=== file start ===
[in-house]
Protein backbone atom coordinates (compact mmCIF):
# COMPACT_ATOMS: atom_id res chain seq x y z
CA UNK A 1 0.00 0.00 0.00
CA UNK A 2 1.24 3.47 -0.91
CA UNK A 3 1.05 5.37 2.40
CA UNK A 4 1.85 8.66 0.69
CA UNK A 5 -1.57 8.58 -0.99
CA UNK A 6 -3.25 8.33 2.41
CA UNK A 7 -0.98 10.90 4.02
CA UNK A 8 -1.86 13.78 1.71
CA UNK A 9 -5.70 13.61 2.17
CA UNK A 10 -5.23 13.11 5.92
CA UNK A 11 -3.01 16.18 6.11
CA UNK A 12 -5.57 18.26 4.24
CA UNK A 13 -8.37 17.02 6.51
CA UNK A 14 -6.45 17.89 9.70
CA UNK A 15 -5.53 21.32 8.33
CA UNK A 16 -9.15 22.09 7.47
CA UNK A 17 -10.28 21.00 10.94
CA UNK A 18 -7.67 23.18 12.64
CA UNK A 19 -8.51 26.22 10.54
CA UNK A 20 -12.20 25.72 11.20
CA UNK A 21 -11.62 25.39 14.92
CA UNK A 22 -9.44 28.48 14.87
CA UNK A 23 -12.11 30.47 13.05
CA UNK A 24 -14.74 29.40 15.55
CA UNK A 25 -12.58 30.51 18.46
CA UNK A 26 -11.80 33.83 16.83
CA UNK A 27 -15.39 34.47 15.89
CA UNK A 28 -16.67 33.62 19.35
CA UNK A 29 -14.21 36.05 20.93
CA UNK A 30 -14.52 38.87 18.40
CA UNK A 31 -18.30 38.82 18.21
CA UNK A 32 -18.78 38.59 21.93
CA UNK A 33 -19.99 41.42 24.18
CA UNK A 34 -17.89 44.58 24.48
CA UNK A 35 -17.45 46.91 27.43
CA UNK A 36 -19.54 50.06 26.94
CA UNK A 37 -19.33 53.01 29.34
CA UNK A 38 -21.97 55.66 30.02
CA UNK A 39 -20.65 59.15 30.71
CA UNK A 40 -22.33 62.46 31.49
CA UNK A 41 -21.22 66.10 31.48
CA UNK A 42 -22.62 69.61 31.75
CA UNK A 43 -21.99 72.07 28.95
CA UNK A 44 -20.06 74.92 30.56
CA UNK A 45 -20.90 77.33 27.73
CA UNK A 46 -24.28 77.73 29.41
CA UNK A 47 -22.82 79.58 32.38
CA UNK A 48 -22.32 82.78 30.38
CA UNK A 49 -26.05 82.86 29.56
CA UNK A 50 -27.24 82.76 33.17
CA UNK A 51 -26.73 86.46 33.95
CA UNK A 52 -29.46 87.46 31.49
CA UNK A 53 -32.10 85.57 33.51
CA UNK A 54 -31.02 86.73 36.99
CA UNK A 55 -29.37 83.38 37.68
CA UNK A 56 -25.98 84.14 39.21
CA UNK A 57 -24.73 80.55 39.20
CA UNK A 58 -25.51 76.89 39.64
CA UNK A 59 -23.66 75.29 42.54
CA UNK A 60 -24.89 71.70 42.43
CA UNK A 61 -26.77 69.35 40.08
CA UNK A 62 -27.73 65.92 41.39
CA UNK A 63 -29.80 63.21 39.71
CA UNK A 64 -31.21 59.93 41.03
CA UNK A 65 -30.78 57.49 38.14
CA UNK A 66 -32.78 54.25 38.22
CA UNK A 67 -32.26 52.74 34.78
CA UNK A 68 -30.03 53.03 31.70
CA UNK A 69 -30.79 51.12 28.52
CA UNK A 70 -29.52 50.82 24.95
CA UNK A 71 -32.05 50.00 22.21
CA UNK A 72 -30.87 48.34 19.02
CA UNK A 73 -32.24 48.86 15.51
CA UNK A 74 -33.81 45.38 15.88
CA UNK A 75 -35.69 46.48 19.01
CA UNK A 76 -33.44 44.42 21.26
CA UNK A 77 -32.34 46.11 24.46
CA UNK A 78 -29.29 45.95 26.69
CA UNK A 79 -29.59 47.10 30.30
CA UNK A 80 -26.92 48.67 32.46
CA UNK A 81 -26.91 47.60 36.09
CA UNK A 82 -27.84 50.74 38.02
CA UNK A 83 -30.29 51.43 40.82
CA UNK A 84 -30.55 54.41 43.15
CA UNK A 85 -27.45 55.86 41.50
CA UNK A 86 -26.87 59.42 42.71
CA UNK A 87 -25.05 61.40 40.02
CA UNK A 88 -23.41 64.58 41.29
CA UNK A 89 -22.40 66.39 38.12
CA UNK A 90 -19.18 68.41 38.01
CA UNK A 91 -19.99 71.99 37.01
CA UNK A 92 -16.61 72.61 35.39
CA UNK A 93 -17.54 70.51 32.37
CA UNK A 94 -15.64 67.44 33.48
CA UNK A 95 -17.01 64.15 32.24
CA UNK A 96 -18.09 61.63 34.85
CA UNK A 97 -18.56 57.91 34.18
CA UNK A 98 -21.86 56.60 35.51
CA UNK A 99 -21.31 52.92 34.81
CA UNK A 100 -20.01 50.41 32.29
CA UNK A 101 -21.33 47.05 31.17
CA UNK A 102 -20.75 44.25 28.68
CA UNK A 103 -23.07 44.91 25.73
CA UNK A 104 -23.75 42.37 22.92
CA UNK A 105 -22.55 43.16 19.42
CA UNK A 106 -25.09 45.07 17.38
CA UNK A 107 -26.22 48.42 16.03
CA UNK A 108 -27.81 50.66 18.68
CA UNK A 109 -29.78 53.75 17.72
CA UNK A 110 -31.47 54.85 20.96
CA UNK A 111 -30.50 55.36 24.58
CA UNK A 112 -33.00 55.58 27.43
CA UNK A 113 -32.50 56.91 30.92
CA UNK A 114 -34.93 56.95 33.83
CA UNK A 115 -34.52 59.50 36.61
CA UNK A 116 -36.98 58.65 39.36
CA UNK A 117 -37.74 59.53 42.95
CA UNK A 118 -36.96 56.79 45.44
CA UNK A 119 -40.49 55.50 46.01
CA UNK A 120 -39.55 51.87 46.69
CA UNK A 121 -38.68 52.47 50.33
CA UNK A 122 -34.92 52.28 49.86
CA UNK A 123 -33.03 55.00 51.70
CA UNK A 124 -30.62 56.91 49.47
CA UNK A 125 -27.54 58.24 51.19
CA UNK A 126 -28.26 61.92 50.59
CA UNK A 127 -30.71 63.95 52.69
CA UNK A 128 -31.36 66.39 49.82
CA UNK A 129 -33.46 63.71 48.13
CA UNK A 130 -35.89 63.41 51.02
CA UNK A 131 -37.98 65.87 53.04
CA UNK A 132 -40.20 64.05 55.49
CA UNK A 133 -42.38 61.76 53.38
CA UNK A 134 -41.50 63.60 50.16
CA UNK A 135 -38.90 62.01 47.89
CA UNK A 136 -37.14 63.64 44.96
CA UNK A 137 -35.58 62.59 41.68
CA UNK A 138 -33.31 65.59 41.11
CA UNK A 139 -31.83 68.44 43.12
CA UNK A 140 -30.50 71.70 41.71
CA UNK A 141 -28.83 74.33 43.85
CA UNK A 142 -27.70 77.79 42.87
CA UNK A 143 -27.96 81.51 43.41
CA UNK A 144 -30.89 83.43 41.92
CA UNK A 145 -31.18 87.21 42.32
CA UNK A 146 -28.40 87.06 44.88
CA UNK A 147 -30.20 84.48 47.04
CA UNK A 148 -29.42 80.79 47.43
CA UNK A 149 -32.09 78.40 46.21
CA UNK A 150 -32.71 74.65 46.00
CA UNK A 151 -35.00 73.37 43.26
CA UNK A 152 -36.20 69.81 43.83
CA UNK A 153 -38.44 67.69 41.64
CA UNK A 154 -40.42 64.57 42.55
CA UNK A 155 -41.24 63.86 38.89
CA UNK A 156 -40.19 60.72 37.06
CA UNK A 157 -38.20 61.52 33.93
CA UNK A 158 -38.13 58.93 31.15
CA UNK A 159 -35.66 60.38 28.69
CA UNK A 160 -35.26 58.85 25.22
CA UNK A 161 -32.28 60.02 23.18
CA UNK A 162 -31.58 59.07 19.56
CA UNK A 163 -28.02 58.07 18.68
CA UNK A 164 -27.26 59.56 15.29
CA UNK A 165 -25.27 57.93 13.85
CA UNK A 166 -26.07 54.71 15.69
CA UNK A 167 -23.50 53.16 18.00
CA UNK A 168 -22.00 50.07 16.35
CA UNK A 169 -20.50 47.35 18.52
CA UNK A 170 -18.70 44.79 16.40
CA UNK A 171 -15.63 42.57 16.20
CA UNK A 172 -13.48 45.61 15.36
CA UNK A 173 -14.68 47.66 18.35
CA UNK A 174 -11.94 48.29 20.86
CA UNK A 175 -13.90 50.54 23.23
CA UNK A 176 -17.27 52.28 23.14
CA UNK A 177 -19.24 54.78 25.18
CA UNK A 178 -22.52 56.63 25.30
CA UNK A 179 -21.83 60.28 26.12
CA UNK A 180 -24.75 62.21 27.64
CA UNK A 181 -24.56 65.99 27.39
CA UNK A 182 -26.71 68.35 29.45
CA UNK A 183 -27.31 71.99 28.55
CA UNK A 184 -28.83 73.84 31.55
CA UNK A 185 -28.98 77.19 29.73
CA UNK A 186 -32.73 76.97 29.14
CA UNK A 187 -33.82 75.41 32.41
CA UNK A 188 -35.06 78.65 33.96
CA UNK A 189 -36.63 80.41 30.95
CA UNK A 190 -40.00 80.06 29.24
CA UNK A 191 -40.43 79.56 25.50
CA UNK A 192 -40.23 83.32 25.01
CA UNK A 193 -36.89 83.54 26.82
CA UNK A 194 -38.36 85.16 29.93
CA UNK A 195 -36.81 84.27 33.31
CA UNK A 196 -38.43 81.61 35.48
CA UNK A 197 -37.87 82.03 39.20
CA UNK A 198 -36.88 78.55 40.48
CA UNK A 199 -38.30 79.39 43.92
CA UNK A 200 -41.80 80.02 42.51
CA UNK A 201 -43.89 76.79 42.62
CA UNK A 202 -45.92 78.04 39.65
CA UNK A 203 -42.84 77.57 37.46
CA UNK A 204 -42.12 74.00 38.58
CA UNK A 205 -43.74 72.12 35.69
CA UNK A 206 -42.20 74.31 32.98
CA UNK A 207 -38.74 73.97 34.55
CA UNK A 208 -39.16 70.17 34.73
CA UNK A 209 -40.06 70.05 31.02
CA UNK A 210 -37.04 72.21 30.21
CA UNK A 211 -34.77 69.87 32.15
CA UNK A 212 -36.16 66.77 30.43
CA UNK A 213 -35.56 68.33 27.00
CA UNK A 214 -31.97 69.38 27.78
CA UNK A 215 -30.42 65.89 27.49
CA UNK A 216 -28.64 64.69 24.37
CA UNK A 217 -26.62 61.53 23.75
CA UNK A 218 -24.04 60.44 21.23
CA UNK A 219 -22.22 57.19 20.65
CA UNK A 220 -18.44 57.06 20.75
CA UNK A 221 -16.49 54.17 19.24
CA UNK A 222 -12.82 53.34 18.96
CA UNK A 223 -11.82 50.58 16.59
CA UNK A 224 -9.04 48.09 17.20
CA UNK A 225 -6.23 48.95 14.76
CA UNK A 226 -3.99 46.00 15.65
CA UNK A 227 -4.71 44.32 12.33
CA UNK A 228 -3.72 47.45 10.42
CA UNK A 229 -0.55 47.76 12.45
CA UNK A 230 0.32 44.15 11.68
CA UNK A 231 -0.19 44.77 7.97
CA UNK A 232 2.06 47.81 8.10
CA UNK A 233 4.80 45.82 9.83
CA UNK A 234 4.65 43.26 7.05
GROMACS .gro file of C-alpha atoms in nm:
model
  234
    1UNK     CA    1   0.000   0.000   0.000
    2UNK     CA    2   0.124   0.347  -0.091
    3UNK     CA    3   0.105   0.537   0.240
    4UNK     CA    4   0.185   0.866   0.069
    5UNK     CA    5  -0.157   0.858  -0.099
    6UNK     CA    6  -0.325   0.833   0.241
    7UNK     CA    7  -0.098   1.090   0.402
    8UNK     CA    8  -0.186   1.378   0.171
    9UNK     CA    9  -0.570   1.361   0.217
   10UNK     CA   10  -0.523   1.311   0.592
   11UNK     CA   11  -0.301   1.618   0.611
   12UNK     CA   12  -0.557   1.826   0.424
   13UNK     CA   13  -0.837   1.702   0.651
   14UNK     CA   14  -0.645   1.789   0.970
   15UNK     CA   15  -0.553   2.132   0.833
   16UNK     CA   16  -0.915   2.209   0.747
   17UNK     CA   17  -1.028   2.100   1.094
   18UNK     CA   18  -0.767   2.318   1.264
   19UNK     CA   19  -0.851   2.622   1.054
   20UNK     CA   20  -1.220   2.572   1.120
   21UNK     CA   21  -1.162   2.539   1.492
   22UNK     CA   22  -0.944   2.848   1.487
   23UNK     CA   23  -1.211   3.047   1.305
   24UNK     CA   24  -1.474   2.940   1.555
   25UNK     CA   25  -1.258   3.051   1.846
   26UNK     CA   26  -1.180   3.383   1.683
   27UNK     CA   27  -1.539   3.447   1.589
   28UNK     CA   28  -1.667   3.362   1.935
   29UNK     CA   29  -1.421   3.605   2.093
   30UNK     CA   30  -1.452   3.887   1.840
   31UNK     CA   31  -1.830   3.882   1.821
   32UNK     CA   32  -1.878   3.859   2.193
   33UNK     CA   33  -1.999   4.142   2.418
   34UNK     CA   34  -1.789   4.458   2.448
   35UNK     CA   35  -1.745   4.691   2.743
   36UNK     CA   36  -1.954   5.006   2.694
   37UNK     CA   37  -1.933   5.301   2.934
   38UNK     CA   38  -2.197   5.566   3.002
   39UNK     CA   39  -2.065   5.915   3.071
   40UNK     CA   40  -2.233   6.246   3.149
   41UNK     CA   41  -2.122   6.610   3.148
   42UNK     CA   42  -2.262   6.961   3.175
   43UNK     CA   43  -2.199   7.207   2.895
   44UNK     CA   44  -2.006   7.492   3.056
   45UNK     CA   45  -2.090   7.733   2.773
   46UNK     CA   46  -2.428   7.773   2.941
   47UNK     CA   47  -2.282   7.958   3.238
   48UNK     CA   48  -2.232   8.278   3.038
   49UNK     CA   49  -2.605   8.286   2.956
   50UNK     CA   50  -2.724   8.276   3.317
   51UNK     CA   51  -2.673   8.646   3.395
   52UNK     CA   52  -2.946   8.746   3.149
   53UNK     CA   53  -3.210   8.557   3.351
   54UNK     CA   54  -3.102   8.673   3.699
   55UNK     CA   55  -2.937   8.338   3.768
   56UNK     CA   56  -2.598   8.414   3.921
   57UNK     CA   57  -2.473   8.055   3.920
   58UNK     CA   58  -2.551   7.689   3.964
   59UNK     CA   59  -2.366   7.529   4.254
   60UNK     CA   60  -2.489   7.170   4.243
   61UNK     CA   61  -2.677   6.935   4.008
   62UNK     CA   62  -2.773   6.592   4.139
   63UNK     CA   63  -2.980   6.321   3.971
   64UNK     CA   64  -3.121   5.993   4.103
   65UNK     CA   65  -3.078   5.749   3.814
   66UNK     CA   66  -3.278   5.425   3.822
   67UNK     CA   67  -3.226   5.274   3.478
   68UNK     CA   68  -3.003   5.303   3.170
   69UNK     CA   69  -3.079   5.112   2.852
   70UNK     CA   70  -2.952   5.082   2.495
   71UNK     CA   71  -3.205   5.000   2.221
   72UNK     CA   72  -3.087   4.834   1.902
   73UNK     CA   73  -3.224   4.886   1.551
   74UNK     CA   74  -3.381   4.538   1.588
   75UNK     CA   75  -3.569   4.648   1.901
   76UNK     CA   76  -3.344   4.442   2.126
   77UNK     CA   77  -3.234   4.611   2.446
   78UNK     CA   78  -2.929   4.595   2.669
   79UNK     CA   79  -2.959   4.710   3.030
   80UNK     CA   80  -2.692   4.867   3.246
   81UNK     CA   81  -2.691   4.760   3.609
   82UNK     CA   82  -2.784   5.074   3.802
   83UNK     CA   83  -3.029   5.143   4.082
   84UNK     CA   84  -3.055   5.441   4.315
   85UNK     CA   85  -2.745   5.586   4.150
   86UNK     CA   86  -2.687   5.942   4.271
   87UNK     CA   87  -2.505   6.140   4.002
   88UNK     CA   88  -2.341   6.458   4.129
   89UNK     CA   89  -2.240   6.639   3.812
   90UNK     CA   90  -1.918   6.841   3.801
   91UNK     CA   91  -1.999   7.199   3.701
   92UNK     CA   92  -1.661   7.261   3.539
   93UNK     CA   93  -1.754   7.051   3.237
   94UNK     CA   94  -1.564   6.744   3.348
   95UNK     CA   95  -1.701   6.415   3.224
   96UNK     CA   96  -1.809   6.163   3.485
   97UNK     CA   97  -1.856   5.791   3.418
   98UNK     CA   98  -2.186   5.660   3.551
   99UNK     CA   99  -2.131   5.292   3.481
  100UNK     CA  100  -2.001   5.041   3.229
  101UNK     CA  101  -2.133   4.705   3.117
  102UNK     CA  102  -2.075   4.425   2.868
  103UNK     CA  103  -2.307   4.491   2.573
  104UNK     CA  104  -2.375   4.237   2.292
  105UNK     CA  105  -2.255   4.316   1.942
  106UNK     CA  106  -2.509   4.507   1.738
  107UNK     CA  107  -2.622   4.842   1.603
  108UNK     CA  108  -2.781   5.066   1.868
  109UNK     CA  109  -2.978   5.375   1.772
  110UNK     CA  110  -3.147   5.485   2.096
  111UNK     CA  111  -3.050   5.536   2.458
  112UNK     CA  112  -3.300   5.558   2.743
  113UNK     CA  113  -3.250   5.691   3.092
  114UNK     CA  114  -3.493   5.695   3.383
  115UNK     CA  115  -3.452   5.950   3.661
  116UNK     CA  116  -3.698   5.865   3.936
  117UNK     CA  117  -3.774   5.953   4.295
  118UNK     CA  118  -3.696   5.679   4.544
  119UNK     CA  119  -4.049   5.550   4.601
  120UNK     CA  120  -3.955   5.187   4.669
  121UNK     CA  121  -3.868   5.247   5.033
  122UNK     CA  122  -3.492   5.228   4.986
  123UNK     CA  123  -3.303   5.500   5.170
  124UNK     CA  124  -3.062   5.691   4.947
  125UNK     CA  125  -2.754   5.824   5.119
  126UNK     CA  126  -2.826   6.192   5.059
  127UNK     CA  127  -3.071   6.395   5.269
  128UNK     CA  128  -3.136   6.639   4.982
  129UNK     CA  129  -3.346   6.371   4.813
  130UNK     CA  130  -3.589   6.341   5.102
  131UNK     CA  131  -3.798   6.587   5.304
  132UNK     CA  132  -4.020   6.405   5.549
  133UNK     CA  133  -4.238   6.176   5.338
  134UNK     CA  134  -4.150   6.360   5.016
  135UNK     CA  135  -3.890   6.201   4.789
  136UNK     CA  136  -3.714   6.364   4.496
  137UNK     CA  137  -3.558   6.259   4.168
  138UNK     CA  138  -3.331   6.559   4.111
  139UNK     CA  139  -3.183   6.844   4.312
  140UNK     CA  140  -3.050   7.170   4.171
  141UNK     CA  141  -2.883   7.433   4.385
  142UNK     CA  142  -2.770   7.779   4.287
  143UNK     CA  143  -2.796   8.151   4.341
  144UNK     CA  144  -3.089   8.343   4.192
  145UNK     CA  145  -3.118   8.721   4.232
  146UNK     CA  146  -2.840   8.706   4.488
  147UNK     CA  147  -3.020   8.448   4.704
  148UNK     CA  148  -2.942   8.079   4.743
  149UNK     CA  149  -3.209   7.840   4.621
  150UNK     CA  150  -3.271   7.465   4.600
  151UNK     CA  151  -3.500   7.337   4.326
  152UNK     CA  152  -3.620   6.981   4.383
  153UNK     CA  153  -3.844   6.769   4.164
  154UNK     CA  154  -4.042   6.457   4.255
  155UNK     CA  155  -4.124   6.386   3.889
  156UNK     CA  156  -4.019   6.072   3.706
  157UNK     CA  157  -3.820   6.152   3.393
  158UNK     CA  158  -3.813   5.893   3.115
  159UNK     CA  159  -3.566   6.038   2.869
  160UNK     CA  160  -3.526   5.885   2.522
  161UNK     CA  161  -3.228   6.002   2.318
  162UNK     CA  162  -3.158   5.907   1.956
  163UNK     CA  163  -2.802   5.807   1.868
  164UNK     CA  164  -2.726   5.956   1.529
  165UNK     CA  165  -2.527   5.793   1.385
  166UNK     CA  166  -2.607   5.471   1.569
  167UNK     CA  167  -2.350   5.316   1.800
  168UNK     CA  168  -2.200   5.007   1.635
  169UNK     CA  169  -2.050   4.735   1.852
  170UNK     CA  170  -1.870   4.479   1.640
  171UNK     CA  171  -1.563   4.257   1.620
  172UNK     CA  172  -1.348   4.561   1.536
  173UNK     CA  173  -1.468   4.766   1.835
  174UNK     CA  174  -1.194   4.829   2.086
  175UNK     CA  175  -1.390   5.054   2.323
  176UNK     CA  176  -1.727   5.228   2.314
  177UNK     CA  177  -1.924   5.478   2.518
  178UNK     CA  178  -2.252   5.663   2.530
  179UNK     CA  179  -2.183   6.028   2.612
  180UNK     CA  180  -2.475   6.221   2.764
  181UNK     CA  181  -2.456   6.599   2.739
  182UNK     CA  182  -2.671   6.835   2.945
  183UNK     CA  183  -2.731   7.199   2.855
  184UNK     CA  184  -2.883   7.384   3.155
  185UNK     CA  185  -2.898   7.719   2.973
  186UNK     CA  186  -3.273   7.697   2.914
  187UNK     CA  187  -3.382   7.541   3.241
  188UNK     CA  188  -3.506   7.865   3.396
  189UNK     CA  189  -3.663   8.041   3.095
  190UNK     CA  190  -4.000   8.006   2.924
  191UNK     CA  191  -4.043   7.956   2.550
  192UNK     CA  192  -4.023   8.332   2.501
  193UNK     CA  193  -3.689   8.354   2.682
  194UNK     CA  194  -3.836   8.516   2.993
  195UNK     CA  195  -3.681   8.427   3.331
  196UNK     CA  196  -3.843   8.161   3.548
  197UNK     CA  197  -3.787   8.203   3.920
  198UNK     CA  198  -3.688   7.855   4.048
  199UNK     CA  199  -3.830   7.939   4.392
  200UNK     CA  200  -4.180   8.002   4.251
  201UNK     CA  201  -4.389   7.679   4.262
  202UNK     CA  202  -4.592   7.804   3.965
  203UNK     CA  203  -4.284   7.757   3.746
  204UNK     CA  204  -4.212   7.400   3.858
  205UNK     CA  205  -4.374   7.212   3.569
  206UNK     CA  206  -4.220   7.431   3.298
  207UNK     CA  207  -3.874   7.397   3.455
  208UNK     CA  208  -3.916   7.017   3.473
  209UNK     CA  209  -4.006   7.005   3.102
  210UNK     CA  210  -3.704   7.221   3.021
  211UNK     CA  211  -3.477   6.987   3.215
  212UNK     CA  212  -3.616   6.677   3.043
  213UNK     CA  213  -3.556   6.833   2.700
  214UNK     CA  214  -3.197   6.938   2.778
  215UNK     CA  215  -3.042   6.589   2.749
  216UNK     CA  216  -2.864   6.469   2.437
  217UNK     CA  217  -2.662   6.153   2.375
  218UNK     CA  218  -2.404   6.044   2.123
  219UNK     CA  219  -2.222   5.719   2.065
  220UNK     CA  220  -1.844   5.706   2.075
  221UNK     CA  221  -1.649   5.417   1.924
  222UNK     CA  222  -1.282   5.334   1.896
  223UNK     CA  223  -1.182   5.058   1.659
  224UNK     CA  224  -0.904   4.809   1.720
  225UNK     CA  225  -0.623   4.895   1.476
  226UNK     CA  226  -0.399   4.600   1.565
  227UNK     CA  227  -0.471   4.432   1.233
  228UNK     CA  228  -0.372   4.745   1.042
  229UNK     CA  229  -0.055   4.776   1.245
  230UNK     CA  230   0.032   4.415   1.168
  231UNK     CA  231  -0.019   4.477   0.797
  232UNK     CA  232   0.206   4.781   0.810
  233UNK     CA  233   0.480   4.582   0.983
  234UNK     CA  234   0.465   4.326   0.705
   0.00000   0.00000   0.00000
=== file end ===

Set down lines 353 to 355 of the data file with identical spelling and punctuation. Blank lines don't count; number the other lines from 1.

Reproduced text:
  113UNK     CA  113  -3.250   5.691   3.092
  114UNK     CA  114  -3.493   5.695   3.383
  115UNK     CA  115  -3.452   5.950   3.661